Weapons seized in a recent DEA raid. The drug trade is less violent than it used to be, a fact attributed both to law enforcement efforts and changes within the narcotics industry itself.

Photo by: DEA

Weapons seized in a recent DEA raid. The drug trade is less violent than it used to be, a fact attributed both to law enforcement efforts and changes within the narcotics industry itself.

war [wor] n.: 1) conflict carried on by force of arms 2) a state or period of armed hostility or active military operations 3) a struggle

Long gone are the days of casually smoking a joint while walking down the streets of New York City without the slightest care of being arrested.

There are no more blatant open-air drug markets and very few nodding addicts sitting against the sides of buildings, their heads wedged between their propped-up knees, “sucking their own dicks,” as Harlem heroin kingpin Frank Lucas used to describe the position back in the 1970s.

It’s a rare occasion today that you see a single discarded crack vial, let alone the deluge of tiny tubes that regularly littered the streets of neighborhoods all over the city in the late 1980s and early ‘90s. Also gone are the “corner boys” perpetually hanging out slinging rock, the drug dens known as crack houses and the desperate army of oft skeletal “chickenheads” or “scotties”—crack addicts lining up for that next hit. And it’s even approaching a decade since the rave scene and the use of Ecstasy peaked.

Gone too are the days when politicians and law enforcement officials made daily vows to wipe out the scourge of illegal drugs and the industry that sold them. No longer does talk about crack babies or Colombian drug lords dominate the nightly news. In 2009, the tabloids do not chronicle every drugland slaying or undercover score.

But just because the drug trade and the law enforcement crusade against it aren’t as obvious as they were in the past doesn’t mean drugs and the war against them have disappeared from New York.

In fact, 40 years after President Nixon announced a 10-point anti-narcotics plan that later became known as the war on drugs and 36 years after New York State made its first earnest efforts to join that battle by passing the strictest drug laws in the country, the city’s drug war, while able to claim success in some skirmishes, is about as far away from real “victory” as ever. There are about as many hard-core drug users now as during New York’s “bad old days.” Drugs remain readily available in the city. And the number of drug arrests in New York last year was near an all-time high.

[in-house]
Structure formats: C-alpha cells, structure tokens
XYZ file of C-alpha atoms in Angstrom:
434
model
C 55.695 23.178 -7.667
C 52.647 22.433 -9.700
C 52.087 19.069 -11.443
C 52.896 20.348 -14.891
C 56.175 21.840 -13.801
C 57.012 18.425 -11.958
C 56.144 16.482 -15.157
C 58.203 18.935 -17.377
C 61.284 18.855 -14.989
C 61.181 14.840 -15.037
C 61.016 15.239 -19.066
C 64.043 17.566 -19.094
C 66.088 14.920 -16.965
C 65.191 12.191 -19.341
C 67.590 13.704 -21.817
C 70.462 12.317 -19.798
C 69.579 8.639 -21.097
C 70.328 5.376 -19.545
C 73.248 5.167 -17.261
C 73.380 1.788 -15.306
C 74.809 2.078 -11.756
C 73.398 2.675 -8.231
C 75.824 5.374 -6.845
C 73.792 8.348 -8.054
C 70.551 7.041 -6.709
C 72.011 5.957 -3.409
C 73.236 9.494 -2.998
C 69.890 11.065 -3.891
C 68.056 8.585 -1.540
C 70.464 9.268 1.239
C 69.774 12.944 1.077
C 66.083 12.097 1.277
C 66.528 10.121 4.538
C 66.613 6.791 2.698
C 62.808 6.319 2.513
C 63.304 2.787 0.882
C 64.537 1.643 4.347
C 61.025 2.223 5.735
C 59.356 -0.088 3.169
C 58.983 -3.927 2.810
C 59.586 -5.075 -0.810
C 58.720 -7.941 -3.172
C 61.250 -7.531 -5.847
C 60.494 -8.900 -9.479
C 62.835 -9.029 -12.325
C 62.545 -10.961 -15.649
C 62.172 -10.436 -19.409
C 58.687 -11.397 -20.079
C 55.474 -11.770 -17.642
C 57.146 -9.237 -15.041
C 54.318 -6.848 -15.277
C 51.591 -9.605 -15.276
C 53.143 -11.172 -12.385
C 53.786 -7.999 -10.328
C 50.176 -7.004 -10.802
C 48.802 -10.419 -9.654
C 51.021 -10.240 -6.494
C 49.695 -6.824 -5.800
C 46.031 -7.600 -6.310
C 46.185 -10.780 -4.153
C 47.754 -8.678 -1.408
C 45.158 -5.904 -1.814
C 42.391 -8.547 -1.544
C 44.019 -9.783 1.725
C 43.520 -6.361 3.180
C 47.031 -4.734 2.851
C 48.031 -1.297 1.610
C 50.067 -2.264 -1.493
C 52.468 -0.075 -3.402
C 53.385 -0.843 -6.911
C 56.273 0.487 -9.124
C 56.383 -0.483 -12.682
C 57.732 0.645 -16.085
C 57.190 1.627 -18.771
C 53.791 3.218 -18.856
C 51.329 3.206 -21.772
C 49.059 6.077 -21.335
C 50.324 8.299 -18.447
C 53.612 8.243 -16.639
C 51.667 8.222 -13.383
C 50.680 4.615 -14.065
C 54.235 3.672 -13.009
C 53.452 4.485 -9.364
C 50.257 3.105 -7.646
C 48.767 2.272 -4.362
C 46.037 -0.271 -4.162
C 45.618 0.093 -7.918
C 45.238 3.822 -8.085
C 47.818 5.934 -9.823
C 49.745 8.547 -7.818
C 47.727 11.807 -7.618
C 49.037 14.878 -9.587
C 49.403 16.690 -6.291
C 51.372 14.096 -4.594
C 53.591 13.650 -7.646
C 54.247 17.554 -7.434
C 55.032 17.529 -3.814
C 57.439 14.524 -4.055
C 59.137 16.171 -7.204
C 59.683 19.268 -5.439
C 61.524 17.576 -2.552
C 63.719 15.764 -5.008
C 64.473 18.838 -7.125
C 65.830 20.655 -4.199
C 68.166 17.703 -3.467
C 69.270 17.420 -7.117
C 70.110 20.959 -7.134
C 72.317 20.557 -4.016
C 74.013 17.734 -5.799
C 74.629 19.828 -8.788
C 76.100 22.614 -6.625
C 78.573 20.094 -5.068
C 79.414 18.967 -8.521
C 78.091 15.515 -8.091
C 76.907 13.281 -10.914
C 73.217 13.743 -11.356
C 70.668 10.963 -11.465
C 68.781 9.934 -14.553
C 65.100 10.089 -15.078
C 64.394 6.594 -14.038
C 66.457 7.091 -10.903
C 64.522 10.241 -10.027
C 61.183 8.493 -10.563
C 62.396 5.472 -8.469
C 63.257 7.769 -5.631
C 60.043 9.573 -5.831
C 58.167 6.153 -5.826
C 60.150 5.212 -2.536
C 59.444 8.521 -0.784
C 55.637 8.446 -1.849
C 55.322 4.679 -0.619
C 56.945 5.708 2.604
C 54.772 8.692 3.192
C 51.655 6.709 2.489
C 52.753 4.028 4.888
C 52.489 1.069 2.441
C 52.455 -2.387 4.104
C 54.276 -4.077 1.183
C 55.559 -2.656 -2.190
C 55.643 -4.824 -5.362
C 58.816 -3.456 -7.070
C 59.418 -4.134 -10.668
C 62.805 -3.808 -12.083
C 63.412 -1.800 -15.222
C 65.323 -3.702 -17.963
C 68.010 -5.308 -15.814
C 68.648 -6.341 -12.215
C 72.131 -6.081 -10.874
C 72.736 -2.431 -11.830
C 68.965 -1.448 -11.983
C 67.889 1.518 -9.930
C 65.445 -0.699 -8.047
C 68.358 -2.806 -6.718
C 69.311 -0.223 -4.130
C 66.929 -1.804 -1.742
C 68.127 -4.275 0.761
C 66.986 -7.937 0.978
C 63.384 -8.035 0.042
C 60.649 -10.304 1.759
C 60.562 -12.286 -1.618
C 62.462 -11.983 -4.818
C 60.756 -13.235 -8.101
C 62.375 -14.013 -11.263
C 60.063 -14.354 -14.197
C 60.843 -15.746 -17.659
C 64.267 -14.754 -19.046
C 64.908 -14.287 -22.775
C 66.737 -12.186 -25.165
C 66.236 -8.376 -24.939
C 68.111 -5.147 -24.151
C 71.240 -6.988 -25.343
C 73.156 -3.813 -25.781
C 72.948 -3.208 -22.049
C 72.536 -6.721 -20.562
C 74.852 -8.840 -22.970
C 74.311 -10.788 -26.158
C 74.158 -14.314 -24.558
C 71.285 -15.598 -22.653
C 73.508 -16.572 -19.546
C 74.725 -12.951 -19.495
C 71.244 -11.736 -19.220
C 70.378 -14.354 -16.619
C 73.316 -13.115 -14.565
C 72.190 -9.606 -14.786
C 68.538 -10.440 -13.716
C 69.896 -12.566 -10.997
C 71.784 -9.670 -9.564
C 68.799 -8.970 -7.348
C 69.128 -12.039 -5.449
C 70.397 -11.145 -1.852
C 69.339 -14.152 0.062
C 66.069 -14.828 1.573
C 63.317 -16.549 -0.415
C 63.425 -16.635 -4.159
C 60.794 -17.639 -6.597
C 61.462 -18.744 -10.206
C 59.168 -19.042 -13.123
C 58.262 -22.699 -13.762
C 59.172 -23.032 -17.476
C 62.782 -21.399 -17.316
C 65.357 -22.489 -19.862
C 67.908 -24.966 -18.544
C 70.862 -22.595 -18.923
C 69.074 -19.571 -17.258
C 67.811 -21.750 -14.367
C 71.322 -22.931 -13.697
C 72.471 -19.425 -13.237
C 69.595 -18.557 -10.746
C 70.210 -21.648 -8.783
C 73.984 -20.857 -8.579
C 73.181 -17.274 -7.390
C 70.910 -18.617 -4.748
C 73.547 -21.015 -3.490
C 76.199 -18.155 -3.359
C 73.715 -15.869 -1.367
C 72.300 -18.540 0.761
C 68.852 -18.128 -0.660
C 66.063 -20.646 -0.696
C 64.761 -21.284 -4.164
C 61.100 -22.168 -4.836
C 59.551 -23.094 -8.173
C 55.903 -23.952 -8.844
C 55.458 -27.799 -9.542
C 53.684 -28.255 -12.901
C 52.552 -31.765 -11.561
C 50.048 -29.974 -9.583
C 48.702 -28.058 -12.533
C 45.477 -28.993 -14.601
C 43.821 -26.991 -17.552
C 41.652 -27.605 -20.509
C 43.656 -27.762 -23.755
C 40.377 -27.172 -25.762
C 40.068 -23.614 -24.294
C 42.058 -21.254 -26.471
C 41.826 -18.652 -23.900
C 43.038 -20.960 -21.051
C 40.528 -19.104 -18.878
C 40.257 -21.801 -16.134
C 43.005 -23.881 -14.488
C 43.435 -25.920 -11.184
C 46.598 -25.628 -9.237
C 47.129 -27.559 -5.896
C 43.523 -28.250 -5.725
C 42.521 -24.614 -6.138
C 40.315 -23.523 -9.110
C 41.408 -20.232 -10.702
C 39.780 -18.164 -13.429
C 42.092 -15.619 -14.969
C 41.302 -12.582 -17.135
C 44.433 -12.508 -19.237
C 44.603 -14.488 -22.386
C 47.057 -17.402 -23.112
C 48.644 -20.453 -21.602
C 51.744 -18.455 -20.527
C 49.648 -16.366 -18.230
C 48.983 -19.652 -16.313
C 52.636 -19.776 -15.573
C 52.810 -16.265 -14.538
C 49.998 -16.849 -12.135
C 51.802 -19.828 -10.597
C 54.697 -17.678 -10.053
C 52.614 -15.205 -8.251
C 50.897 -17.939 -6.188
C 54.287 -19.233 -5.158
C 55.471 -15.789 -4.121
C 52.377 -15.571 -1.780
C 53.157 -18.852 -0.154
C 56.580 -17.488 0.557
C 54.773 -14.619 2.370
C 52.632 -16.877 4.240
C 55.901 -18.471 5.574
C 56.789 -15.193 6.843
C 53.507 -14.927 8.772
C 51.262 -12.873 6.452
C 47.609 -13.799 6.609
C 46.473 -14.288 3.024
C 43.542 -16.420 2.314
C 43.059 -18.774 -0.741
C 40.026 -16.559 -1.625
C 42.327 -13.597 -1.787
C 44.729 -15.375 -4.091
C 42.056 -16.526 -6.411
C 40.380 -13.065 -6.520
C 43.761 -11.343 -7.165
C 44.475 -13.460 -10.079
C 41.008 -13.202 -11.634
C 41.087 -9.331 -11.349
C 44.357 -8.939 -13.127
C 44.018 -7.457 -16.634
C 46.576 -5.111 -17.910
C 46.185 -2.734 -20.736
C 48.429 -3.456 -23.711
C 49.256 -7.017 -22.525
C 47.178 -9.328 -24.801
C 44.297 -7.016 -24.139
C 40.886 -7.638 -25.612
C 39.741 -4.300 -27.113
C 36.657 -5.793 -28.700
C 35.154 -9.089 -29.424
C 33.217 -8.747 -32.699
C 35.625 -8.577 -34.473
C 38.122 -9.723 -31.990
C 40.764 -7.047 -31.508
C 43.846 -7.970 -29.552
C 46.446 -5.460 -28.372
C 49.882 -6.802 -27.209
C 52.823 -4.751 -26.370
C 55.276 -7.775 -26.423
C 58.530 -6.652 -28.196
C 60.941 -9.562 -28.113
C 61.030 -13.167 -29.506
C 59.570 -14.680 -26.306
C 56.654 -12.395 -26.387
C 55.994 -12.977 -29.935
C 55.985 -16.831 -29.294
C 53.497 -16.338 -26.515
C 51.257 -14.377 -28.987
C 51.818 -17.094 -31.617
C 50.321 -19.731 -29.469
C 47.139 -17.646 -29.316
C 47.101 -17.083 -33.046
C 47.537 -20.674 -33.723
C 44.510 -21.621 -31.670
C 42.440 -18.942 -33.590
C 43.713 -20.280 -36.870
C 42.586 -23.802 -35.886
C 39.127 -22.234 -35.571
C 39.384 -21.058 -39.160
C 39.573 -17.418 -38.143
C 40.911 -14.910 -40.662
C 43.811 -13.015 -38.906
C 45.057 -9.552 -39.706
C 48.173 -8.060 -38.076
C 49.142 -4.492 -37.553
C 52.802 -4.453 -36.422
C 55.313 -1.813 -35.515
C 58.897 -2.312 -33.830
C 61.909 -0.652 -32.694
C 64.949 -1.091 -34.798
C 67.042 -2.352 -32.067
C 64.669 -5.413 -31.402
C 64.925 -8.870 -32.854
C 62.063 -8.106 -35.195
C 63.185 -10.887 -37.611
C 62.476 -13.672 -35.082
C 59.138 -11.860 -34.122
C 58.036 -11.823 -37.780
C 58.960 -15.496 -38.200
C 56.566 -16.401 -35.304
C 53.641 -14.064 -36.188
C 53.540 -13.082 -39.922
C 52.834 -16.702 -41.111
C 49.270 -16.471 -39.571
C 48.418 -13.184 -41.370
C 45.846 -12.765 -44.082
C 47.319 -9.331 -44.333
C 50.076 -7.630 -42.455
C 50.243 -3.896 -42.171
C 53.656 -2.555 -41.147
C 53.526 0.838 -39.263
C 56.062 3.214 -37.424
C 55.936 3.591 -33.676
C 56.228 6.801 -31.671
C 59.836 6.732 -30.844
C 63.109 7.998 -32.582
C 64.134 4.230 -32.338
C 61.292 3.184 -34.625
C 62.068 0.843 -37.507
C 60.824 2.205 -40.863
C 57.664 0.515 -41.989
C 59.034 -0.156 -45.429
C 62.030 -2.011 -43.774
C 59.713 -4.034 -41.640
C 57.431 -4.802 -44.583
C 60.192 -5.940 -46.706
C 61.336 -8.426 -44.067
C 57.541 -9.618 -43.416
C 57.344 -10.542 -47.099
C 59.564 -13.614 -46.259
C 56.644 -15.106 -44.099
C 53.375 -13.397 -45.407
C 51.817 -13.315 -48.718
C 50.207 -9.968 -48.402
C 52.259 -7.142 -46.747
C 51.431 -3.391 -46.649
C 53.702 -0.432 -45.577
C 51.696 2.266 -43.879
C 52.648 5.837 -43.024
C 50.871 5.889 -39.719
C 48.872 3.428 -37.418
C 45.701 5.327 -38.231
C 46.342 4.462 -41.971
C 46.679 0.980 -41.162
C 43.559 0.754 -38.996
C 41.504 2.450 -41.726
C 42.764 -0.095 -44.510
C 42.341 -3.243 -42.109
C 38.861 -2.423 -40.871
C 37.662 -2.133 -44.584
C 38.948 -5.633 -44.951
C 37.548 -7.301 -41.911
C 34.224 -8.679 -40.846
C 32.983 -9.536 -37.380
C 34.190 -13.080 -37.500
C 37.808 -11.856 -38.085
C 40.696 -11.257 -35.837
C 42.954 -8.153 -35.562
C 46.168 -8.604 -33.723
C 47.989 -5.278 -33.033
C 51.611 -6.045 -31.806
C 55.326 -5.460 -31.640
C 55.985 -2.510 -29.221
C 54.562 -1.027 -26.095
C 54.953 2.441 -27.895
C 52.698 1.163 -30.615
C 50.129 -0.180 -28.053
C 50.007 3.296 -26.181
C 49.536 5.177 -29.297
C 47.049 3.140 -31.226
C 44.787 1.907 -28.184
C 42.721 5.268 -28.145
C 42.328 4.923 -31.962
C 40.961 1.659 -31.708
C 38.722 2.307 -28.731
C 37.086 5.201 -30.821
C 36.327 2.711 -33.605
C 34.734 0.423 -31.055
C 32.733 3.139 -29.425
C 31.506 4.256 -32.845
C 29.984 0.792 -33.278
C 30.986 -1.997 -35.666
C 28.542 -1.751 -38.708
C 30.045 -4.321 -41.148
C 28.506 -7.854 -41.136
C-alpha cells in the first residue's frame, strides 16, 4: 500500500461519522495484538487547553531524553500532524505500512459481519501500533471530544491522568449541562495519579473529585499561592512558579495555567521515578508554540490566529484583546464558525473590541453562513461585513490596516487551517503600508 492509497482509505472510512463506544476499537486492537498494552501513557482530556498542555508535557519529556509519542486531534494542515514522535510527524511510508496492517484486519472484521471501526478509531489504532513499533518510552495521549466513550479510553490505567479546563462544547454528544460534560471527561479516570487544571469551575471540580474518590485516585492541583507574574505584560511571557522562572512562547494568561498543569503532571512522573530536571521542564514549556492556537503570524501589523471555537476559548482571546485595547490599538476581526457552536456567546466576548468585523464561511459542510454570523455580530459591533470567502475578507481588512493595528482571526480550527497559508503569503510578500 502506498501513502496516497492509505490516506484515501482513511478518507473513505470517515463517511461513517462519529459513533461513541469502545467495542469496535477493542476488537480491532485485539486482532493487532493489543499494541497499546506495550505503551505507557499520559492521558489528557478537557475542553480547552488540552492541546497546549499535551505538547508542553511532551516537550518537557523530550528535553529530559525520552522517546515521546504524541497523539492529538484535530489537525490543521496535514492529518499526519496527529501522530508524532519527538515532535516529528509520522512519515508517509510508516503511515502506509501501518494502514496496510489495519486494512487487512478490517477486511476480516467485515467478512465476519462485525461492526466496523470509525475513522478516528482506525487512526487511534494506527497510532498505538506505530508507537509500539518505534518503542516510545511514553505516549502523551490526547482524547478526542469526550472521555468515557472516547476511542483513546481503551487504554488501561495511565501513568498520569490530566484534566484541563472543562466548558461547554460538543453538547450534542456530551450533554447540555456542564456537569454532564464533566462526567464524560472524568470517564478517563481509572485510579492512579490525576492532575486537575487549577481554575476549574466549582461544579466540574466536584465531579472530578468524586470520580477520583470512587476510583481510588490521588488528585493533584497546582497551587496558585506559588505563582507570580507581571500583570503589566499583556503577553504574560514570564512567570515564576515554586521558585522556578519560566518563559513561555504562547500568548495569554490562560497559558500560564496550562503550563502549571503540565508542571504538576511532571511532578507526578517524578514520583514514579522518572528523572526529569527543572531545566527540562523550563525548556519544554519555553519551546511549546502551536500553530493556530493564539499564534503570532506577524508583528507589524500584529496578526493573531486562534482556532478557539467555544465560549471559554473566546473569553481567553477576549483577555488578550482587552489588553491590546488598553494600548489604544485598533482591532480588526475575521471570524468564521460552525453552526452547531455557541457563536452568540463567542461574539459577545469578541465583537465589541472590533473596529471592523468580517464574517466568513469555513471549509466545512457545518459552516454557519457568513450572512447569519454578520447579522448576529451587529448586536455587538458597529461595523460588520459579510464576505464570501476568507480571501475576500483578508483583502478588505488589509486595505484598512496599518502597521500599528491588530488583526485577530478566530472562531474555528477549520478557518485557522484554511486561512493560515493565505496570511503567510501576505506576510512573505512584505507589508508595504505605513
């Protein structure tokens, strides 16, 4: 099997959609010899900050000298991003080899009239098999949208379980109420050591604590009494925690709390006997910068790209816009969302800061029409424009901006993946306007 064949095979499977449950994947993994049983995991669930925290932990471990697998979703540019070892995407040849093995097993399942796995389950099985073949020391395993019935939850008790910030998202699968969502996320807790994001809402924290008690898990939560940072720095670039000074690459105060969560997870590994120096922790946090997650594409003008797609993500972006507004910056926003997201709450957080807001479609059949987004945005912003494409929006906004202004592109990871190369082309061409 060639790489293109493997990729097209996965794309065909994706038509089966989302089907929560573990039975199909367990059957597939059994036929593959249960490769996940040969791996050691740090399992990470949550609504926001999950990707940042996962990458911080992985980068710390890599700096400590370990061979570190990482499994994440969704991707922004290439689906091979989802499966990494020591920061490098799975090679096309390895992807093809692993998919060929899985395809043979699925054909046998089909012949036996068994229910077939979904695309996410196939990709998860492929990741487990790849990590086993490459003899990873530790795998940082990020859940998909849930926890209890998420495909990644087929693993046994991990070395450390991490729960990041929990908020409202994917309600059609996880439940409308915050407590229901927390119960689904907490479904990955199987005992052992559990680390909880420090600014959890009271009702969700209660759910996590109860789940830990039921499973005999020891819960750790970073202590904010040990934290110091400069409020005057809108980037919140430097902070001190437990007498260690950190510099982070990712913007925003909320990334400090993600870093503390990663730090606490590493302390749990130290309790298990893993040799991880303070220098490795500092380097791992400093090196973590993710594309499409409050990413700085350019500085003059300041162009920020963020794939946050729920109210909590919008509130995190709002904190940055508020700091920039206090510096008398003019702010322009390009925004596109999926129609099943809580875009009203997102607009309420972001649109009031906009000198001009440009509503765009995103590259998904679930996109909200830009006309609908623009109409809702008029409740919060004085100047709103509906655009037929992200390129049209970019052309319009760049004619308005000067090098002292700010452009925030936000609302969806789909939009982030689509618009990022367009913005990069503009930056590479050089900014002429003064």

That doesn’t mean nothing has changed. The billions spent enforcing drug laws and the resulting 2.6 million drug-related arrests by the NYPD since 1973 have caused some of the targeted “enemies” of the drug war to change tactics. Smaller organizations of family and friends have replaced the traditionally more violent “corporate-style” crews. Dealers have moved from brazen, outdoor, hand-to-hand sales to a more discreet, sophisticated indoor model that takes advantage of today’s communications technology to limit detection.

Yet for all the time, energy and money spent trying to eradicate drugs in New York, the major aspects of the city’s drug trade are the same as they ever were: where most drugs come from, how they get here, how addicts are treated and the skin color of the people who are disproportionately getting busted. Perhaps what has changed the most over the past four decades is that the drug war in New York increasingly targets not kingpins but small-time users—an enforcement strategy that gets almost no public attention, carries a mounting human and fiscal price tag, and offers little evidence of success.

Indeed, almost every kind of drug is still available somewhere in New York today, and in copious amounts, if you have the cash. PCP, or angel dust, is showing “signs of increased use,” according to one recent study, which also notes the “date-rape” drug Rohypnol and Ecstasy “could be easily obtained in dance clubs.” The veterinary anesthetic and human hallucinogenic ketamine, also called special K, vitamin K or cat valium, also is readily available. Pharmaceuticals like Oxycontin, Xanax, Elavil, Percocet, Dilaudid, Klonopin and Catapres are for sale on the streets. Methadone diskettes can also be had, one for $15 or two for $25, and even Tylenol with codeine can be copped for two bucks a pill.

But the favorite drugs of New Yorkers, now and dating back decades, remain heroin, powder cocaine, crack and marijuana—each of which has dominated an era of the city’s drug war and produced its own generation of soldiers, enemies, prisoners and casualties.